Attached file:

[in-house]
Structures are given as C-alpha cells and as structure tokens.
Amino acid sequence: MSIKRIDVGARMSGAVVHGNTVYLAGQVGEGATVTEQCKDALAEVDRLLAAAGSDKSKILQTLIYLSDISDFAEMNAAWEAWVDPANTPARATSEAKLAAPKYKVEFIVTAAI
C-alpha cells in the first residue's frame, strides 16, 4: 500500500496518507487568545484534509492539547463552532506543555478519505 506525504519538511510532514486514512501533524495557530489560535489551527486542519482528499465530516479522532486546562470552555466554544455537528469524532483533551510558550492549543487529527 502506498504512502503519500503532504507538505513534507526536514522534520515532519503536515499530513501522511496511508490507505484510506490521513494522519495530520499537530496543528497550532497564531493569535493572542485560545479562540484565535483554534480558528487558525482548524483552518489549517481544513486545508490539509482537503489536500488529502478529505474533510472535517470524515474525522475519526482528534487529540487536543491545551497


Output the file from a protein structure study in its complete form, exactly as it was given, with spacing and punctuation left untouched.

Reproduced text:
[in-house]
Structures are given as C-alpha cells and as structure tokens.
Amino acid sequence: MSIKRIDVGARMSGAVVHGNTVYLAGQVGEGATVTEQCKDALAEVDRLLAAAGSDKSKILQTLIYLSDISDFAEMNAAWEAWVDPANTPARATSEAKLAAPKYKVEFIVTAAI
C-alpha cells in the first residue's frame, strides 16, 4: 500500500496518507487568545484534509492539547463552532506543555478519505 506525504519538511510532514486514512501533524495557530489560535489551527486542519482528499465530516479522532486546562470552555466554544455537528469524532483533551510558550492549543487529527 502506498504512502503519500503532504507538505513534507526536514522534520515532519503536515499530513501522511496511508490507505484510506490521513494522519495530520499537530496543528497550532497564531493569535493572542485560545479562540484565535483554534480558528487558525482548524483552518489549517481544513486545508490539509482537503489536500488529502478529505474533510472535517470524515474525522475519526482528534487529540487536543491545551497